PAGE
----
active, not passive, we are to call to mind what Christ has done
for us and be consumed by wonder and awe at the depth of his love.
This should move us to thanksgiving and action.
all things ye must give most humble and hearty thanks to God,
the Father, the Son and the Holy Ghost, for the redemption of
the world by the death and passion of our Saviour Christ...' (From
the 3rd Exhortation in the Book of Common Prayer).
the Last Supper, as at other meals, Jesus gave thanks before breaking
the bread. Curiously, apart from this normal custom, the Bible
does not link the Lord's Supper with thanksgiving. Yet it is natural
that Christians, remembering the death and suffering of Christ
on our behalf, should want to give thanks to God. Indeed thanksgiving
is so important that by the second century some Christians were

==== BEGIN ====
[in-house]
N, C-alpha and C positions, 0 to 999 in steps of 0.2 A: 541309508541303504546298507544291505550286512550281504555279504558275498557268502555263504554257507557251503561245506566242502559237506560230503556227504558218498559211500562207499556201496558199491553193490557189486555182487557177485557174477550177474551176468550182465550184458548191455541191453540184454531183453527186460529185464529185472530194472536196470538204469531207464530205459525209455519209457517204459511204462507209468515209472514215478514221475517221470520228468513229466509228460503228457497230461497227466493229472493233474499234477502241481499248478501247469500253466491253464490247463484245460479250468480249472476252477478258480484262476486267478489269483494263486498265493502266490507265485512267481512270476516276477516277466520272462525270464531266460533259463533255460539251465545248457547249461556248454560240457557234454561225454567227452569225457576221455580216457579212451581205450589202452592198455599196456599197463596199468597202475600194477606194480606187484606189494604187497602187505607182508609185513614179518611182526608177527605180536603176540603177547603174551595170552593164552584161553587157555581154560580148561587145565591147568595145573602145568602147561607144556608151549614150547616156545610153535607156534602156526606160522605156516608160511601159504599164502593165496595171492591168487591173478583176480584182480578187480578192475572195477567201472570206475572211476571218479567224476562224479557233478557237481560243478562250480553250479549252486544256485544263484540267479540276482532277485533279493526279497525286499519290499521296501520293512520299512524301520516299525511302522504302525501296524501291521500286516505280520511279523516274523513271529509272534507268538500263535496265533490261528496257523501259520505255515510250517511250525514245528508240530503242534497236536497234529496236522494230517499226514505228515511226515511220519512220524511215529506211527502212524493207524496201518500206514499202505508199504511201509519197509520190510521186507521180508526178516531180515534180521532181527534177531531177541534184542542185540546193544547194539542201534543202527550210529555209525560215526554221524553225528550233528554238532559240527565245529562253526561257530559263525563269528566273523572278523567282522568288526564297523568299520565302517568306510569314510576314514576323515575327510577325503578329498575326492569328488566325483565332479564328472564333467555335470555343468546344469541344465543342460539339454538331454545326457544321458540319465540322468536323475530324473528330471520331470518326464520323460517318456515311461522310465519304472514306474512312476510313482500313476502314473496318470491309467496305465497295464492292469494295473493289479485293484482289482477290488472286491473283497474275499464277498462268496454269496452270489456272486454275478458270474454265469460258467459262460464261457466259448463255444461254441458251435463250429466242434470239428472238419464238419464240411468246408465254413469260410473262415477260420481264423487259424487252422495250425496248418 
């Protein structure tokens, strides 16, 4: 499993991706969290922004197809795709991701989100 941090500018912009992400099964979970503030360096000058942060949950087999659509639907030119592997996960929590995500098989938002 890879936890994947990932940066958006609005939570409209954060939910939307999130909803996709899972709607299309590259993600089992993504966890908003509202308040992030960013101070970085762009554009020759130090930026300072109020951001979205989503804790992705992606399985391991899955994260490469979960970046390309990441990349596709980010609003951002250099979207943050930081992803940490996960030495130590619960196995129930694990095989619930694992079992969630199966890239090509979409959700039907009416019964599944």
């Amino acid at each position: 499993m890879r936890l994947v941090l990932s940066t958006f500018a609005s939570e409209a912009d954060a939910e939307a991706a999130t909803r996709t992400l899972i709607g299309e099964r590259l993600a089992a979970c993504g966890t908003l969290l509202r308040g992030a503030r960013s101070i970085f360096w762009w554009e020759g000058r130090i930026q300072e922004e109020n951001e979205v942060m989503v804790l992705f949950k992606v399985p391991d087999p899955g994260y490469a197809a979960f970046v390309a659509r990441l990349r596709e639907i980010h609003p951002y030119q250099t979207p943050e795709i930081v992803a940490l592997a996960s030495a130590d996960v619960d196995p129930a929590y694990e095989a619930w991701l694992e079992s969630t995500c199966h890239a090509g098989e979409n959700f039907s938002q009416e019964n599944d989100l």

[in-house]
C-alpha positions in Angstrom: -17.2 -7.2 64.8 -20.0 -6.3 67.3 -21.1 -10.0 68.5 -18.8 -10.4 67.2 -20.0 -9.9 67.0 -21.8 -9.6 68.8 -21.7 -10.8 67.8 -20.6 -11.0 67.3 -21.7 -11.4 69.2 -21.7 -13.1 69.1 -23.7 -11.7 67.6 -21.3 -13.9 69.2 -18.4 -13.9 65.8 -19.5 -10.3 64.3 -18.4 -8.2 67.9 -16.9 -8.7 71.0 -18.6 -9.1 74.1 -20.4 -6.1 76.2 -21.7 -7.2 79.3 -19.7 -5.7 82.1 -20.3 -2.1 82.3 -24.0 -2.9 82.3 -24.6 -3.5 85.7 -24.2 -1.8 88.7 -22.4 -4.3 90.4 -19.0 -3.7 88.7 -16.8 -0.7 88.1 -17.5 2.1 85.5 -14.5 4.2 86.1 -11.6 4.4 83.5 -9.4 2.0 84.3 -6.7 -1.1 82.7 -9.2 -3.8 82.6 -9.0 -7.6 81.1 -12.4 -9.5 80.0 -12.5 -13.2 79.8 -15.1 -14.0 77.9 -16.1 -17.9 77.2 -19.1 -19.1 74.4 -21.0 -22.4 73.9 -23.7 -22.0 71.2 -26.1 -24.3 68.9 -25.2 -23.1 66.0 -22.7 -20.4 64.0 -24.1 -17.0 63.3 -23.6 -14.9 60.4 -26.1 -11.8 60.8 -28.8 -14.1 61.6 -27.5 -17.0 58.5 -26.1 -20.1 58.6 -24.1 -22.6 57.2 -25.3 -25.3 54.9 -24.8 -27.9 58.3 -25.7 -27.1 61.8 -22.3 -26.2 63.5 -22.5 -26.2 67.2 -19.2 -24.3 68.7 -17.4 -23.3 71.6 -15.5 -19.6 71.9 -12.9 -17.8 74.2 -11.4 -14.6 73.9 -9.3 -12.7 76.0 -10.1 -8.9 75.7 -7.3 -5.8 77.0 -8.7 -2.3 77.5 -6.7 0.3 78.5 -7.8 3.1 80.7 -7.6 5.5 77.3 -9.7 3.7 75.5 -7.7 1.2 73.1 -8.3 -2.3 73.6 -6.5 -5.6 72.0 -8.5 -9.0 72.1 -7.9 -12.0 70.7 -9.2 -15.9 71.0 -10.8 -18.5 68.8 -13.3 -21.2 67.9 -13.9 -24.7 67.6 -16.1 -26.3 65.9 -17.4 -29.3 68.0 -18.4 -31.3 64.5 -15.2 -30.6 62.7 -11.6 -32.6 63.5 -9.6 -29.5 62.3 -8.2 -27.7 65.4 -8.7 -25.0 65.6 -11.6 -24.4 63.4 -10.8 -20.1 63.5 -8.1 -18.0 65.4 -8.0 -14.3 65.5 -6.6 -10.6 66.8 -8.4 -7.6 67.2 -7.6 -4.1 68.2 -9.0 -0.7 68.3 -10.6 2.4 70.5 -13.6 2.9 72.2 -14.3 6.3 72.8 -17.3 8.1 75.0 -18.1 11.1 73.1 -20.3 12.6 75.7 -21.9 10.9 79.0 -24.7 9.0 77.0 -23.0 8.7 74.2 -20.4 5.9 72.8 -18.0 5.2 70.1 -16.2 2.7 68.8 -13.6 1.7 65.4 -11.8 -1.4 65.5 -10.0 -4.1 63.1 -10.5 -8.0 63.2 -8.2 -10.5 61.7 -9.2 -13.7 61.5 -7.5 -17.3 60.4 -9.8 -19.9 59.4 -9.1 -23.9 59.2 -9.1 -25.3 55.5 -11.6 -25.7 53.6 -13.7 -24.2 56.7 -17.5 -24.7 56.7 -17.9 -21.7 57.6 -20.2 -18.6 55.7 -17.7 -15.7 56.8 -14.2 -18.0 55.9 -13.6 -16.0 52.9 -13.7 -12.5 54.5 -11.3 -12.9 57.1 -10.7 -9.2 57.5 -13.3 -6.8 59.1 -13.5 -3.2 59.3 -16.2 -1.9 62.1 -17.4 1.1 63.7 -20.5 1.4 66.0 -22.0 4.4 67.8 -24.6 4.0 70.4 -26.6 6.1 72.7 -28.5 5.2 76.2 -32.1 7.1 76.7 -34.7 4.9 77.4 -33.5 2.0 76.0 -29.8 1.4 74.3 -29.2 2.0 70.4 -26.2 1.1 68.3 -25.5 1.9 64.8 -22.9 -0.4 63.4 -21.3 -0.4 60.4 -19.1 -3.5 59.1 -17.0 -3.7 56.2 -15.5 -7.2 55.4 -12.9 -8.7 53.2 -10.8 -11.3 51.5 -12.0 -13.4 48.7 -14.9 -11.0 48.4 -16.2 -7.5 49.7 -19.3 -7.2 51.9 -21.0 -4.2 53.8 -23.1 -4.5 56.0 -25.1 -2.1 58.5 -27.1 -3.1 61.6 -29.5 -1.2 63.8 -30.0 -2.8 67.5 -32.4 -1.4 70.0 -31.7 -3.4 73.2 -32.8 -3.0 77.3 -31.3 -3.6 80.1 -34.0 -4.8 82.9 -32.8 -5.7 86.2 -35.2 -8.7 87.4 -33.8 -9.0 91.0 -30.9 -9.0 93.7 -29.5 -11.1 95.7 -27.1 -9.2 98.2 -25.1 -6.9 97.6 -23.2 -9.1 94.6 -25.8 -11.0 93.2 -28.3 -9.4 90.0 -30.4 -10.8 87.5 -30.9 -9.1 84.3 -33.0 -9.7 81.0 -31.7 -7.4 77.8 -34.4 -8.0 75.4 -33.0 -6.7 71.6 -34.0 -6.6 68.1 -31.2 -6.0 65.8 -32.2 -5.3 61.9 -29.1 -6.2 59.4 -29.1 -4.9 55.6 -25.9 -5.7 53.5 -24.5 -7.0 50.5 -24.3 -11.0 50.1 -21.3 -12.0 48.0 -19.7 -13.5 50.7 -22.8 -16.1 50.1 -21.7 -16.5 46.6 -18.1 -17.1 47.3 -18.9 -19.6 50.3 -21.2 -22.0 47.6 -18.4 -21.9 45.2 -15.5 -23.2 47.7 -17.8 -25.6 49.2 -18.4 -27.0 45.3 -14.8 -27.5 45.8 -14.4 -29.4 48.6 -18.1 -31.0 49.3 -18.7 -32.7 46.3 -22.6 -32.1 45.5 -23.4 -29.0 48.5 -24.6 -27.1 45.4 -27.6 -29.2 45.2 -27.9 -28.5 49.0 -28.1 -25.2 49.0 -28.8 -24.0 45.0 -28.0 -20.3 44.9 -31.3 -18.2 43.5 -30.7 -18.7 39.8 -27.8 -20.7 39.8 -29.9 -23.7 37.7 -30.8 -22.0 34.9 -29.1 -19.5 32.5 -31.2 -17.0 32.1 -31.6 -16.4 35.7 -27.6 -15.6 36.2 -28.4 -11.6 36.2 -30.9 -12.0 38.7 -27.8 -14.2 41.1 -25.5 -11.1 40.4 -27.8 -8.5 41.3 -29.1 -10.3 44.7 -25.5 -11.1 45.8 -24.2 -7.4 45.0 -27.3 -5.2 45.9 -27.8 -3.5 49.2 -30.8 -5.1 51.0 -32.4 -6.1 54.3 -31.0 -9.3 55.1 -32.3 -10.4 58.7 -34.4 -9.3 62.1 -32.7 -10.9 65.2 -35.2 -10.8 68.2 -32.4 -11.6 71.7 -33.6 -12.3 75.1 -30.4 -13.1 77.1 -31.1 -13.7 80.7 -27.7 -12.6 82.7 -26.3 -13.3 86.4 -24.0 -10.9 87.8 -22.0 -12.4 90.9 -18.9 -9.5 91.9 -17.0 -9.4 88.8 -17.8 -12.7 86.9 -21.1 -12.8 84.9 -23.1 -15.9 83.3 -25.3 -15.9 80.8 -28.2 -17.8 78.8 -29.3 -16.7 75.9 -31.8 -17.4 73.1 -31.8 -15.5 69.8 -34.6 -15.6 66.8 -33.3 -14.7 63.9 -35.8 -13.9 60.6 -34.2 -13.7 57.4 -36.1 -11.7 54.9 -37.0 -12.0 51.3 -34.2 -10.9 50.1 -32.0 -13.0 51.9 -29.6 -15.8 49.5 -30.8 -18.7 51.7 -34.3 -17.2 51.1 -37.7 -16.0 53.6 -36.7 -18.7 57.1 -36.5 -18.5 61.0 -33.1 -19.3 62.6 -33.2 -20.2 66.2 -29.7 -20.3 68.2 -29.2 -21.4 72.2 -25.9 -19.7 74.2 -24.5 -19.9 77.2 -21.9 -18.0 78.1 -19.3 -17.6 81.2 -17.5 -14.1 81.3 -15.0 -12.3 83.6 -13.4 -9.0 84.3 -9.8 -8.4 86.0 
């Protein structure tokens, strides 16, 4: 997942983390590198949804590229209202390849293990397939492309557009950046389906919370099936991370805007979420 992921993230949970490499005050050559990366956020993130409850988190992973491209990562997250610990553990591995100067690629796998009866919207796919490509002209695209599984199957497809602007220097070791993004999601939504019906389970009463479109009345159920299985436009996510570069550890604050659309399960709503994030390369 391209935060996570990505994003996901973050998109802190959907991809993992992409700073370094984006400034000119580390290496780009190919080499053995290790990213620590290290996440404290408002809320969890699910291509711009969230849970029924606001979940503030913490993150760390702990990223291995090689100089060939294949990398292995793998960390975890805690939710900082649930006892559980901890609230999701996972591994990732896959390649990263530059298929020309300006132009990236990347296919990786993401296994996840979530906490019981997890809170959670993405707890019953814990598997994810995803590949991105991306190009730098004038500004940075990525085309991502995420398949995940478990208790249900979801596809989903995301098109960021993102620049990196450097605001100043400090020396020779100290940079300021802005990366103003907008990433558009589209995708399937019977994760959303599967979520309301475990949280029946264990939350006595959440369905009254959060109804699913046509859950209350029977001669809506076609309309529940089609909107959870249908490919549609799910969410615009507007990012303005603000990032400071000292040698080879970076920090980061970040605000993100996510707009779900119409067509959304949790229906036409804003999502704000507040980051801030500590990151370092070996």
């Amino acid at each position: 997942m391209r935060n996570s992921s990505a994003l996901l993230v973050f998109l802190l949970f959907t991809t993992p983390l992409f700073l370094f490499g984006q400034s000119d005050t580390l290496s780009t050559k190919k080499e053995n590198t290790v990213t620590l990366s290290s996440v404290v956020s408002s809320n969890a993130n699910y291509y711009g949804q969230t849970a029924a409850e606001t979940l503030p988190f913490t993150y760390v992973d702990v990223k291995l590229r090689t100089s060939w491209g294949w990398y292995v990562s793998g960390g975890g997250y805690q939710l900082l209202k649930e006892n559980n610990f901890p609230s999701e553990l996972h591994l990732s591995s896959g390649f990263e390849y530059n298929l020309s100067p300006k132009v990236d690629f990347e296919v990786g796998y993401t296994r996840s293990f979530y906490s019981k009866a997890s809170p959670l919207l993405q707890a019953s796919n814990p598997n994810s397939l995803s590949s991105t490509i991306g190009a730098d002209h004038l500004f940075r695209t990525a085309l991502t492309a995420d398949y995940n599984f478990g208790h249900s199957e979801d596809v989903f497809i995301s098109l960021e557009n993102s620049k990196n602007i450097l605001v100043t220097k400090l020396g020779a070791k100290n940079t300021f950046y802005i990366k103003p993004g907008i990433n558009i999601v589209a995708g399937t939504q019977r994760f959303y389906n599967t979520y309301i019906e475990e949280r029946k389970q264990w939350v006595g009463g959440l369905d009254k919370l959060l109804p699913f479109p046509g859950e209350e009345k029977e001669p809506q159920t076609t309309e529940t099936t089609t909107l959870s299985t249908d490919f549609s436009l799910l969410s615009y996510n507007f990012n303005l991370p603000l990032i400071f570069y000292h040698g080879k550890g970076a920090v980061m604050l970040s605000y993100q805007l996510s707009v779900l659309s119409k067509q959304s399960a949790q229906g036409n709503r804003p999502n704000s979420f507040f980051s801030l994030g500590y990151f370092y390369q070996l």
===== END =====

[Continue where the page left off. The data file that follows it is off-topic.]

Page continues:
calling the Lord's Supper the ?Eucharist' meaning ?the thanksgiving'.
the Book of Common Prayer the exhortation quoted above makes it
plain that thanksgiving is vitally important and it is expressed
several times later in the service. The post-communion prayers
in particular pick up on the biblical teaching that our lives
should be ?a sacrifice of praise and thanksgiving' - part of our
response to God's goodness in giving his Son Jesus.
service we use, the note should be the same, as we remember the
death of Christ for us we should be stirred to thank God for his
great goodness and love.
often complain that the Book of Common Prayer is too narrowly